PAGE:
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If you’ve seen some flying insects that look like ants near your home, you might wonder, do termites fly? It’s easy to see how people can become confused about this because they’ve seen pictures of termites without wings, yet know that wings on the windowsill are a sign of a termite infestation. What’s the bottom line? Are termites flying insects or not? The answer is a little bit complicated because yes, there are flying termites, and no, most termites don’t fly. Are you even more confused now? Read on, and we will clear things up for you.

The first point to understand is that termites have a very complex social structure, with different castes. There are worker termites, soldier termites, and reproductive termites. Termite colonies are founded by two reproductive termites, known as the king and queen, and their offspring grow into all the different castes of termites. Only one caste of termites can fly, and they can only fly for a short while.

Unless you disturb a termite colony, you are unlikely to see worker or soldier termites. If you do see the workers, they will probably look white and grub-like, unless you look at them closely. Up close, they look something like ants. There are termites you are likely to see, though, without disturbing the colony, and those are the swarmers. They’re darker than the worker termites. Swarmers are young, reproductive termites, known as alates, and they fly out of the colony in a group. They cannot fly very far, and they only fly for a limited time before they shed their wings.

Why do flying termites exhibit this strange behavior? When weather conditions are right, typically in a time of rain, warm weather, and high humidity for Subterranean termites, or hot dry weather for Drywood termites, these young termites are inspired to leave home and find mates. To this end, they fly away from the colony en masse, looking for a mate and a suitable place to start a new colony. Once they’ve paired off and found a suitable spot, they drop their wings, move into the new nest, and become the kings and queens of their own colonies. The rest of their lives are dedicated to reproducing, filling the colony with workers, soldiers, and, eventually, new reproductive termites. Here’s what’s interesting about flying termites: they only fly once, and they’re not very good at it. They can’t fly very far, they don’t fly very fast, and many alates die in the process of trying to find new homes. Only one in every 1,000 termites successfully mates and starts a new colony.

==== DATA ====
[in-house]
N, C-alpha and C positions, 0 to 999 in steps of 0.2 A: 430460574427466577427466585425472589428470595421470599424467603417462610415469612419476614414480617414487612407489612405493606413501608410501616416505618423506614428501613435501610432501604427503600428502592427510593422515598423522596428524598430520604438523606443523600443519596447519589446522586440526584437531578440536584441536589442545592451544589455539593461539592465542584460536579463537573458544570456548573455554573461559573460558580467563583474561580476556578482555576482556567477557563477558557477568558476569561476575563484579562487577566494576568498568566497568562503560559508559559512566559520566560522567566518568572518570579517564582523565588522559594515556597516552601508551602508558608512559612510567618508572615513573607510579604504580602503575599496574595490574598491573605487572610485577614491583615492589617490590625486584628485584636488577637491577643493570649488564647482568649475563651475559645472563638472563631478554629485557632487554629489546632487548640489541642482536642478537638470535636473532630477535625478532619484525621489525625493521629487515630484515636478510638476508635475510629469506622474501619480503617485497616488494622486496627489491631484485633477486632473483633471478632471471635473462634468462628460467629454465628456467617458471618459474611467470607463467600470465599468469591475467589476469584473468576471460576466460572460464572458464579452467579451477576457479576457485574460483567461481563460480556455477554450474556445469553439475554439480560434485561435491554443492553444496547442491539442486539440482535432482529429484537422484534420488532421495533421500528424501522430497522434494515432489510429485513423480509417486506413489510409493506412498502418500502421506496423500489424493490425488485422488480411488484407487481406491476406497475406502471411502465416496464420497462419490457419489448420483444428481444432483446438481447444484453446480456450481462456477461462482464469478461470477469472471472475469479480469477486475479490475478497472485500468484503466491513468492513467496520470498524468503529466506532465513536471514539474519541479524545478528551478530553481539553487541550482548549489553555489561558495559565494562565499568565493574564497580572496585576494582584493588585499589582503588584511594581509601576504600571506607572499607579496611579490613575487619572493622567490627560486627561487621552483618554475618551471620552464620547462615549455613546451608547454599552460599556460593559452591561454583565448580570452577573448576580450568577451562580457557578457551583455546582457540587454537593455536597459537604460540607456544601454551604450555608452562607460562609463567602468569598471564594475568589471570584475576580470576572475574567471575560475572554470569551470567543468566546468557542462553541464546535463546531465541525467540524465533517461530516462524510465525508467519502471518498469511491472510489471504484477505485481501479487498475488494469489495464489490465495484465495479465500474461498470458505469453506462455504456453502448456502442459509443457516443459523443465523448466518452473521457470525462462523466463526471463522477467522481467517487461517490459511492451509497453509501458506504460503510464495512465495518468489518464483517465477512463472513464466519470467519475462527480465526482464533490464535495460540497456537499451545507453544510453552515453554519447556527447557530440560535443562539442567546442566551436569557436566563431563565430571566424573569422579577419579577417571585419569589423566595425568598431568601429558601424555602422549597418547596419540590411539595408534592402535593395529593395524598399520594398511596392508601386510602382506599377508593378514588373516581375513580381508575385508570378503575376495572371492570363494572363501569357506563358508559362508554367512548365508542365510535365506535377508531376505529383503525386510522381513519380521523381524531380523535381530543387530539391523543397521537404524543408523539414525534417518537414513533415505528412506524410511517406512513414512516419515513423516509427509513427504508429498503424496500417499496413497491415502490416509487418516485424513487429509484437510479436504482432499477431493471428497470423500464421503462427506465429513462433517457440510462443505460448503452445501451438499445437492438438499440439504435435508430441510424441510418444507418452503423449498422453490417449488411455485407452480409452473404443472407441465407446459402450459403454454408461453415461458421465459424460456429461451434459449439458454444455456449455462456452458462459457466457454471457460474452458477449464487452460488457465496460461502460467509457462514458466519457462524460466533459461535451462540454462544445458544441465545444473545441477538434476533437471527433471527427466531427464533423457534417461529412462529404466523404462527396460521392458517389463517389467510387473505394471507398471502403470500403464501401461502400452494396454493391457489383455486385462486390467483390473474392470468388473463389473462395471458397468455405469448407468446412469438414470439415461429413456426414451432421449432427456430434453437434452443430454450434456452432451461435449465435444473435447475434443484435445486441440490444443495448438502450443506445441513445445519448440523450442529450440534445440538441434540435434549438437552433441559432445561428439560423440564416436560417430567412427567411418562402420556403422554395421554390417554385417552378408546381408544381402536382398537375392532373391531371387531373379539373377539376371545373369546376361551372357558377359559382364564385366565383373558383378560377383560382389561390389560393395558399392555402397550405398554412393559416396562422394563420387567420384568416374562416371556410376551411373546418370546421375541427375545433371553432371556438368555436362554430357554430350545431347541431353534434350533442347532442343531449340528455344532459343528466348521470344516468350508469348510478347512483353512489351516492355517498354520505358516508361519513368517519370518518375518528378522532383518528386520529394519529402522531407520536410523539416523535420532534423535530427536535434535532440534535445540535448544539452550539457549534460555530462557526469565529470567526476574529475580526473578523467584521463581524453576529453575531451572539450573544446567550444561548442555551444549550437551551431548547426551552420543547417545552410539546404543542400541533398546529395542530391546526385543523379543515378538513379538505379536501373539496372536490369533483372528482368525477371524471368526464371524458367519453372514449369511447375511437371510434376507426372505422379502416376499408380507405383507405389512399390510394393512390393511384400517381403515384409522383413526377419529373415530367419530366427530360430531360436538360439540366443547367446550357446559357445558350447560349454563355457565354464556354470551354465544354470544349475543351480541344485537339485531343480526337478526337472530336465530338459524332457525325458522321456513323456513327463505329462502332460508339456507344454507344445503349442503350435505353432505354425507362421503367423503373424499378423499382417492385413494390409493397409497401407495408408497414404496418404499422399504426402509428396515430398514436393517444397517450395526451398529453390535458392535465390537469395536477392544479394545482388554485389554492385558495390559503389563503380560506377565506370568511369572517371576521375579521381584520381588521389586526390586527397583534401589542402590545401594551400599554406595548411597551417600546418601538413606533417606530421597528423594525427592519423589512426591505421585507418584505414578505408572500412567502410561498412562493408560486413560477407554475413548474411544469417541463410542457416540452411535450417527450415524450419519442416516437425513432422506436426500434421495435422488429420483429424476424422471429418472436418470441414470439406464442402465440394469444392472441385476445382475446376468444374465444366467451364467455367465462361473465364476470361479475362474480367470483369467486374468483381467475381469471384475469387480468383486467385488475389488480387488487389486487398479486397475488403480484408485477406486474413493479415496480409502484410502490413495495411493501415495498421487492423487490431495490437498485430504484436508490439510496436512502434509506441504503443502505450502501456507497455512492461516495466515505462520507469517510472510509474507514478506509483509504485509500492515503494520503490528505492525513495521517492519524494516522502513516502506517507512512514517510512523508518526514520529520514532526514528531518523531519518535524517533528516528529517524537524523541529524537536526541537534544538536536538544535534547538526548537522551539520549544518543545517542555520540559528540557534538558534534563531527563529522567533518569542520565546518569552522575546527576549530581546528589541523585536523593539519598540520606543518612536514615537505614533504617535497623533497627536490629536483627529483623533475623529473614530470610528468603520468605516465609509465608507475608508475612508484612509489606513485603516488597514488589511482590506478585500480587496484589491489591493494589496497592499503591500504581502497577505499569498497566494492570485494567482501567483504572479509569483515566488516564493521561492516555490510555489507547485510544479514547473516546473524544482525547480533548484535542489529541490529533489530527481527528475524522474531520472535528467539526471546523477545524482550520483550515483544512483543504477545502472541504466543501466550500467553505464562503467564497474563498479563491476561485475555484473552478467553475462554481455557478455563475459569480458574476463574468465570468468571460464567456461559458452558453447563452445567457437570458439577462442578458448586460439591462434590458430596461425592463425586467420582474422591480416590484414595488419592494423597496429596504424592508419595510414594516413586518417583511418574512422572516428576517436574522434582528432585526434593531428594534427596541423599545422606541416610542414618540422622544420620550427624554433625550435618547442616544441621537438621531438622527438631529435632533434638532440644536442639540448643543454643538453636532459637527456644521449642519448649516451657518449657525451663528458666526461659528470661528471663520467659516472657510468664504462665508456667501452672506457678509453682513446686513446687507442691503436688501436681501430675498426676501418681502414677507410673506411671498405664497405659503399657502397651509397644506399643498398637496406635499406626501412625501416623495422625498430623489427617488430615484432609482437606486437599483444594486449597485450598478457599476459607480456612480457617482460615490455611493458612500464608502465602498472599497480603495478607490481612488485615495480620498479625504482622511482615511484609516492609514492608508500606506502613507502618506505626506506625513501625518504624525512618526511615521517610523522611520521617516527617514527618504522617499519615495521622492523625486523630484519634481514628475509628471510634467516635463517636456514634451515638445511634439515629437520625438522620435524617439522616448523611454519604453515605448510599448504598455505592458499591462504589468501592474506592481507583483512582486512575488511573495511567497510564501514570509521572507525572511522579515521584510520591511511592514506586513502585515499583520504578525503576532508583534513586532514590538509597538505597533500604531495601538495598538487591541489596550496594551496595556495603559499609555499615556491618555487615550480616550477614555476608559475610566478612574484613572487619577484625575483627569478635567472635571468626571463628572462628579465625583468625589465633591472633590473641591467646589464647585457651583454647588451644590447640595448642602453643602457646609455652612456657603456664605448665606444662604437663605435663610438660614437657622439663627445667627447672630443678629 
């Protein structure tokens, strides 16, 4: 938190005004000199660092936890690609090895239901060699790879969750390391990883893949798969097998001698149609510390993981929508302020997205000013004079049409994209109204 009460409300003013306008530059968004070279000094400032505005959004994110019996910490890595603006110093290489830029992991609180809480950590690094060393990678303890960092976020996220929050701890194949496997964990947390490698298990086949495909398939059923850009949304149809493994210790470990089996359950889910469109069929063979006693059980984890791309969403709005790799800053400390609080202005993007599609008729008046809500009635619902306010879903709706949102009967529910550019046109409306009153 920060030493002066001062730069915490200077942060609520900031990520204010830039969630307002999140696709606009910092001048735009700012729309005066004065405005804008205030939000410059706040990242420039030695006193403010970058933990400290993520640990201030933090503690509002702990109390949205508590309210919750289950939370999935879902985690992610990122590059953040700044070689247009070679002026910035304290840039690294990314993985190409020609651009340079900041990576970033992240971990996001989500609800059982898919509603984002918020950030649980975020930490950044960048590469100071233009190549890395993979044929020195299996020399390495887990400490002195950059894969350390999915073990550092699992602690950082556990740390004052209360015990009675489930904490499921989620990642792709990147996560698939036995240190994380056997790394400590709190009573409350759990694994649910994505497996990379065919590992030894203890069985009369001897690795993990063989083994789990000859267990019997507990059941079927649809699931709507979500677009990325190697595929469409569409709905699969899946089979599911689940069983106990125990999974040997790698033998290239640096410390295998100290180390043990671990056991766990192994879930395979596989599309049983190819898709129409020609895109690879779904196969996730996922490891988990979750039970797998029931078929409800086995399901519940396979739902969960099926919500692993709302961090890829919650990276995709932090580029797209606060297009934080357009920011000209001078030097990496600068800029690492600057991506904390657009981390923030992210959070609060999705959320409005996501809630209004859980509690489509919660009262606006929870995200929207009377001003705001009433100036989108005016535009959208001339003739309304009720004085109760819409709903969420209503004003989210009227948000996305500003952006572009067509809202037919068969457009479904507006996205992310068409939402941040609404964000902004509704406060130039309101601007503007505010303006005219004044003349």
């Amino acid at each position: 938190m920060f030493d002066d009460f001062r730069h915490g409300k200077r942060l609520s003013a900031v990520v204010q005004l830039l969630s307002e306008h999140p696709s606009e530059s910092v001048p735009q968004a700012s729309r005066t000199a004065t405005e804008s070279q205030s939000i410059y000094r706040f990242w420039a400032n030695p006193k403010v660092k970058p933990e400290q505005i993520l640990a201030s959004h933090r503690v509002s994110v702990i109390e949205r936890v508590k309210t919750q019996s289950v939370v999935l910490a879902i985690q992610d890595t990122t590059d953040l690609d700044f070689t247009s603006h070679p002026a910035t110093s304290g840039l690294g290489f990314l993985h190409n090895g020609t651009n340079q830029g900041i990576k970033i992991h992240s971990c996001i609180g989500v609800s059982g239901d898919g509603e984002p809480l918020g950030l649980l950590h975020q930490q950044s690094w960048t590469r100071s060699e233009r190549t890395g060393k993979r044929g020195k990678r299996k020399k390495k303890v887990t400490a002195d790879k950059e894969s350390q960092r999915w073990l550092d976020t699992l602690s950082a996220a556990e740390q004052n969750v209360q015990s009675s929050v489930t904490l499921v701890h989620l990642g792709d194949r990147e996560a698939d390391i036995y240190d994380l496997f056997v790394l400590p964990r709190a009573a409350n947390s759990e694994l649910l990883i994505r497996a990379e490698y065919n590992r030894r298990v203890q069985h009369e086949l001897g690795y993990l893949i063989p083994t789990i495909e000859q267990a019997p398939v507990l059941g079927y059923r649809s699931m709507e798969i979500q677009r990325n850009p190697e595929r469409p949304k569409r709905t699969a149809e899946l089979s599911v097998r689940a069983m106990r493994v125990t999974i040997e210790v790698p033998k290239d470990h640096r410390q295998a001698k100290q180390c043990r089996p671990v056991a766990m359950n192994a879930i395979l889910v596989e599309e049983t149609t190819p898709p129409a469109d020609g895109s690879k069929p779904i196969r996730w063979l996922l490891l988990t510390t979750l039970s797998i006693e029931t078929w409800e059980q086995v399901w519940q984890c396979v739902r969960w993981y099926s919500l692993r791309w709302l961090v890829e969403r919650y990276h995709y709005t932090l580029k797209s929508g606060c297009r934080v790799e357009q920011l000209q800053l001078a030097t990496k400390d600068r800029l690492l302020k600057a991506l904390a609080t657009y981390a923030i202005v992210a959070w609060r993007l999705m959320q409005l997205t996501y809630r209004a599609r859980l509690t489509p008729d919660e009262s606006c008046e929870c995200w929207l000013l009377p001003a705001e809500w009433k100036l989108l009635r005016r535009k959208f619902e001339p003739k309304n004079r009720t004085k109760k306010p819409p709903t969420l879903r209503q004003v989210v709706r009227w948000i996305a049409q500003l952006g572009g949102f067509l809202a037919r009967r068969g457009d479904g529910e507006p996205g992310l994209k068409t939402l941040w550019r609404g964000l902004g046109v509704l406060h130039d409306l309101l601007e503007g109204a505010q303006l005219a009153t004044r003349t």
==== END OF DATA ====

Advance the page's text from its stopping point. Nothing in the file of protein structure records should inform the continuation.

Termite swarmers look something like flying ants, but if you look closely, you will be able to tell the difference. Ants have a pinched in waist, while termites’ bodies are straighter. Further, ants have straight antennae, while termites’ antennae are bent. Swarmer termites and flying ants each have two sets of wings, one in front and one in back. Termites’ wings, though, are equally sized. Ants’ wings, on the other hand, consist of a short pair in front and a longer pair in back.

If you see flying termites on your property, or their wings in your window sills or around your doors, this is a bad sign. Termites only swarm when their colony is well established, and they can only fly about 300 feet. If you have swarmers or evidence of swarmers, then, you have two different problems. You probably have an established colony on your property, and there is probably also a new termite colony starting up somewhere in your home. Seeing flying termites or discarded wings is a clear indication that you need to call for termite treatment.

There are several different types of termite treatment available, but the best way to deal with termites is to use termite prevention strategies to keep them from damaging your home in the first place. How can you prevent termites?

  • Get rid of excess moisture. Fix any leaks, address drainage concerns, excessive condensation, and so on.
  • Don’t allow wood and debris to accumulate around your house. Remove fallen trees, leaf litter, etc., and store firewood off the ground and away from the house.
  • Avoid wood-to-soil contact. This includes pulling mulch away from your foundation.
  • Use only treated wood or timber for construction work. Untreated wood is vulnerable to termite activity.

It also pays to know the signs of a termite infestation. Discarded wings are a sign, but they are far from the only one. You might notice hollow-sounding wood, tiny holes in baseboards and other wood, termite droppings that look like sawdust or sand. Subterranean termites build mud tubes to travel to food sources from their colonies so that they can be protected from light and dry air. If you see these tubes on your home, it’s a sign of termite infestation. And while most termites like to hide from the light, swarmers seek it out, so you might notice swarmers around your porch light.

If you’ve seen evidence of termite swarmers on your property, it’s time to call the termite control professionals at Mighty Mite Termite Services. At Mighty Mite, we’ve earned a reputation as experts in California termite control. We perform termite inspections to ensure that your home is free of termites and work hard to help you keep it that way, using treatments that are naturally derived and have a low impact on the environment. We diagnose and treat infestations with the most effective methods and unmatched warranties, solving your termite problems the first time, with an industry best “no call-back rate.” That, combined with our experience, technology, and highly trained professional staff, makes us the leading extermination company in the Bay Area. We understand that your home is your most important investment, so we work hard to provide excellent service, utilizing best practices to solve our customers’ termite problems. For more information, email, call us today at 408.335.7053, or contact us through our website.